I hope in the year ahead, and the years that follow, we can continue to work together to combine the very different and testing virtues which sustain us – the patience to abide with our democracies (citizens and politicians alike), the rigour to refute nonsense, the faith to persevere, and the humility to admit what we cannot know, and cannot do alone.

Wishing you a very Happy Christmas and New Year,


Rory Stewart MP last week visited Complete Engineering Services in Crosby-on-Eden. Founded in 1998, the firm is one of the largest providers of precision engineered parts in Cumbria and South West Scotland, and now employs 16 people.

The firm manufactures replacement components for large machinery for clients such as Pirelli, M Sport and James Walker, offering modifications and repairs as well as fulfilling requests for special purpose machinery. Complete Engineering also runs an apprenticeship scheme supported by Carlisle Local Committee. Apprentices undertake engineering qualifications through Gen 2 Training, while also learning on the job with Complete Engineering. Through this process, apprentices gain practical and technical engineering skills as well as acquiring the IT knowledge necessary for using Complete Engineering’s specialist, state-of-the-art equipment, and eventually become fully qualified mechanical engineers.

Director Alan Walker said: “For many of the companies that rely on us, a faulty machine can cost thousands of pounds an hour in lost production.  We need a team that can turn jobs round not just to a high standard, but quickly, so it’s vital that our apprentices gain the skills and experience to do that.”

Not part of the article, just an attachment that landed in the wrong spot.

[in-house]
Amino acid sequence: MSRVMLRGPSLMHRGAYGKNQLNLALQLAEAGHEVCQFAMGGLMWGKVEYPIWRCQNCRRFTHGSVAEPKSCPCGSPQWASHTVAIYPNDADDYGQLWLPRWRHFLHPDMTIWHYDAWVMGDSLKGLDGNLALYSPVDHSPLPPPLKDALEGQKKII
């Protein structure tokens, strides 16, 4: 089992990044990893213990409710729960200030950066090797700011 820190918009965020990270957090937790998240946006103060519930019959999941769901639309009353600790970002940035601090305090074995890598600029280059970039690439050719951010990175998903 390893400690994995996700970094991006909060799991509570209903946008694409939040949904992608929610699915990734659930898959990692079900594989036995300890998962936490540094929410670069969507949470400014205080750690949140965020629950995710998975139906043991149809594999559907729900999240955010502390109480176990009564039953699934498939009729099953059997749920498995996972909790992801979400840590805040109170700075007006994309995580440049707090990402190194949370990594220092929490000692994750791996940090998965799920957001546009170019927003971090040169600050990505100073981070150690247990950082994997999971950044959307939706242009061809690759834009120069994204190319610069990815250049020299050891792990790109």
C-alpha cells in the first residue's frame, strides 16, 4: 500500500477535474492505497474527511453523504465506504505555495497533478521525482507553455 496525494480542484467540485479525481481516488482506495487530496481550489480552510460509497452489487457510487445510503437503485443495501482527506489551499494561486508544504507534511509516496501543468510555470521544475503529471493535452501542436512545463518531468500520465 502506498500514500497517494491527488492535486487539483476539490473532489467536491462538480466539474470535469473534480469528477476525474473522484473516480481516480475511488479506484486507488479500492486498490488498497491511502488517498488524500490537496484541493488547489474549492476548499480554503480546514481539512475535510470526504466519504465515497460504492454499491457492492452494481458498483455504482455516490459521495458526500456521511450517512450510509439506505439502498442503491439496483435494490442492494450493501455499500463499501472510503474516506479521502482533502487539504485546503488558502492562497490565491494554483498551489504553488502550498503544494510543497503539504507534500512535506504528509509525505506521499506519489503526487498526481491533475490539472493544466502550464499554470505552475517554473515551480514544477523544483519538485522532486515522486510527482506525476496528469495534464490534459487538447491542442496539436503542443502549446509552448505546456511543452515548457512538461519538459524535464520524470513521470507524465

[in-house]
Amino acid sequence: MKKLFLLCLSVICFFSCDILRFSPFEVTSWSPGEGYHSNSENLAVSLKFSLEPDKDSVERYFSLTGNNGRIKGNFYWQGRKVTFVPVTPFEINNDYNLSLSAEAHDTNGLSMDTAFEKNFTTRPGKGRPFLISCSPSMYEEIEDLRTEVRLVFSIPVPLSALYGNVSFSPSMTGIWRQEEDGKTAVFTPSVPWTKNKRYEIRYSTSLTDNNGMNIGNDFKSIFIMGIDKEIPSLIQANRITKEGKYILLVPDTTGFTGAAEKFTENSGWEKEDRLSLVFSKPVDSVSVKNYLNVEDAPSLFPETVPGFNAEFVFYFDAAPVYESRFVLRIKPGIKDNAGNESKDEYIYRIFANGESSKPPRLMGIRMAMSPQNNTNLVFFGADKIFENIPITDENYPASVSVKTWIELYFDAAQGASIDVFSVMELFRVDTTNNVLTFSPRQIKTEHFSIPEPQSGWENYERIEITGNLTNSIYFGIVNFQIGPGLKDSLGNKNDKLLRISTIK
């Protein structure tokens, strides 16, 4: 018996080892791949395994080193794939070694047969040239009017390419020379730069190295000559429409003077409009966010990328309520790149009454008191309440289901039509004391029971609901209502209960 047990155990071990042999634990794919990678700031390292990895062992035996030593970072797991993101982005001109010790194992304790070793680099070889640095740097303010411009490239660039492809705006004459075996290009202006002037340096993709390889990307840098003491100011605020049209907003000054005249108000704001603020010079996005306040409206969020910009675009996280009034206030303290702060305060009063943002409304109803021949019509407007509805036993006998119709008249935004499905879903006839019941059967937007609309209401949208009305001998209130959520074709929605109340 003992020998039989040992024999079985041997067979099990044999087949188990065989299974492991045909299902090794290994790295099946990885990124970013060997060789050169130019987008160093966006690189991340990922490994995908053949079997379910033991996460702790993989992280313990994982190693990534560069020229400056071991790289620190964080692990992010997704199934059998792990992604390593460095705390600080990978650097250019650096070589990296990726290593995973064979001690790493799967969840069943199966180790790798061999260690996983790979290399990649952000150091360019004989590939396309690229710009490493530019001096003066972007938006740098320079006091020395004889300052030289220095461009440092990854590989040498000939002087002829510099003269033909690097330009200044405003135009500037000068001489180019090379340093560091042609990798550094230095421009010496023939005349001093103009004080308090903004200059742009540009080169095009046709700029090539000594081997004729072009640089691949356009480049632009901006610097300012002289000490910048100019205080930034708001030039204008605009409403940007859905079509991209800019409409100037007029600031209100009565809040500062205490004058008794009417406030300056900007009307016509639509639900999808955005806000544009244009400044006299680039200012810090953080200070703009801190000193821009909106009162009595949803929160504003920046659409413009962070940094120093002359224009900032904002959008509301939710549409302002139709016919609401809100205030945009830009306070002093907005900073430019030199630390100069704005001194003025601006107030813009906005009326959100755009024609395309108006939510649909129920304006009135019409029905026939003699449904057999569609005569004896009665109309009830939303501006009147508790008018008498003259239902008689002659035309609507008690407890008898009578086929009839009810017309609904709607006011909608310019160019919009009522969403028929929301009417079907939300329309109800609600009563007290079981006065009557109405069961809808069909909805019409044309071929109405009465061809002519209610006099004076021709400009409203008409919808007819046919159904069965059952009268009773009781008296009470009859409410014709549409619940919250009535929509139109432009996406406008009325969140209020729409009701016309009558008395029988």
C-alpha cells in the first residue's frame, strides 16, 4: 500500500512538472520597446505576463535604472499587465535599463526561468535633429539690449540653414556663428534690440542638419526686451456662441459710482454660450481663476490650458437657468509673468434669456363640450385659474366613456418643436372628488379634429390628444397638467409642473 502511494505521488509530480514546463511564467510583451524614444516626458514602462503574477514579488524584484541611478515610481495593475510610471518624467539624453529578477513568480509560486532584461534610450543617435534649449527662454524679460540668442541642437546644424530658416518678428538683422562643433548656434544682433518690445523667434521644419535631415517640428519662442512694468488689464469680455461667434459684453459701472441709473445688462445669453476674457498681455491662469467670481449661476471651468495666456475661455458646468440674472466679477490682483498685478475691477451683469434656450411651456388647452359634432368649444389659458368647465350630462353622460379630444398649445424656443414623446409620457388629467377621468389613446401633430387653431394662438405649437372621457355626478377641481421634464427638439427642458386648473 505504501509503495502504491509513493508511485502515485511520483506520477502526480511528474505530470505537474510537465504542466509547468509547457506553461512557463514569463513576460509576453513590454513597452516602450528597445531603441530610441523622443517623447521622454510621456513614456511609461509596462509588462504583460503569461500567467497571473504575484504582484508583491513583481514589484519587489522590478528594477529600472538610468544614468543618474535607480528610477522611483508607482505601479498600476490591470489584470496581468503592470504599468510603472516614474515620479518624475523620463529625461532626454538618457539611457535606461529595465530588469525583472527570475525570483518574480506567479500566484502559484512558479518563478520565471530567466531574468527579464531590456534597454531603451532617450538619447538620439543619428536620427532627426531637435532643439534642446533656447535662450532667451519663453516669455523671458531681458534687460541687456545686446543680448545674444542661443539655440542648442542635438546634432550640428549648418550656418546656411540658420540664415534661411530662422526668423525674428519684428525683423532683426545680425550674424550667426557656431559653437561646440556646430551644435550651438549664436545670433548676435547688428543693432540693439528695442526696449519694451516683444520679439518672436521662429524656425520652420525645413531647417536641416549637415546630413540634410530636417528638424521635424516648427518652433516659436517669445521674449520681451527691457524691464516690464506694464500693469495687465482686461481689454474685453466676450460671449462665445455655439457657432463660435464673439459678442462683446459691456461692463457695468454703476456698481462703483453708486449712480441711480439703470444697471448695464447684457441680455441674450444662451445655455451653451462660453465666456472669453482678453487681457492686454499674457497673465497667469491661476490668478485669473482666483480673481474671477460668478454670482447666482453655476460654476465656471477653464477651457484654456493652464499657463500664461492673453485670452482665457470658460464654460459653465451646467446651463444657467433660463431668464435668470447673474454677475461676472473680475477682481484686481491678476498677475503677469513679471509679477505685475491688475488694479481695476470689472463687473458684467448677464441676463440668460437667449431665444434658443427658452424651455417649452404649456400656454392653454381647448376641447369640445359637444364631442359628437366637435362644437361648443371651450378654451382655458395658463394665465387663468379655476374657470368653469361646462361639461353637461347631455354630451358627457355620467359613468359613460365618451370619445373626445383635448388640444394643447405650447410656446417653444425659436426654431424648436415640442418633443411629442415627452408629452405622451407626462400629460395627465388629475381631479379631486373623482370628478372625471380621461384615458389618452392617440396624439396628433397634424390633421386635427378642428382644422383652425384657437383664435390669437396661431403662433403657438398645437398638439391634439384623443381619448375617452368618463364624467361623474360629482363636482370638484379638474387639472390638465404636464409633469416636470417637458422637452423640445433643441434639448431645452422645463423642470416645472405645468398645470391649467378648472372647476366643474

During the visit Rory met with staff and was given a tour of the workshop by Directors Andrew Monkhouse and Alan Walker, and was impressed by the firm’s investment in local talent and their focus on innovation.

Rory said: “It’s incredible to see the results achieved by a Cumbrian business who continually invest in their staff and in technology. I am particularly impressed by the way in which they picked themselves up after the floods, and with their successful apprenticeships scheme. Apprenticeships provide people with a practical skill set that will stay with them for life, and bring a wealth of benefits to our economy in return, so it’s fantastic that Complete Engineering are offering these opportunities and nurturing local talent.”img_3358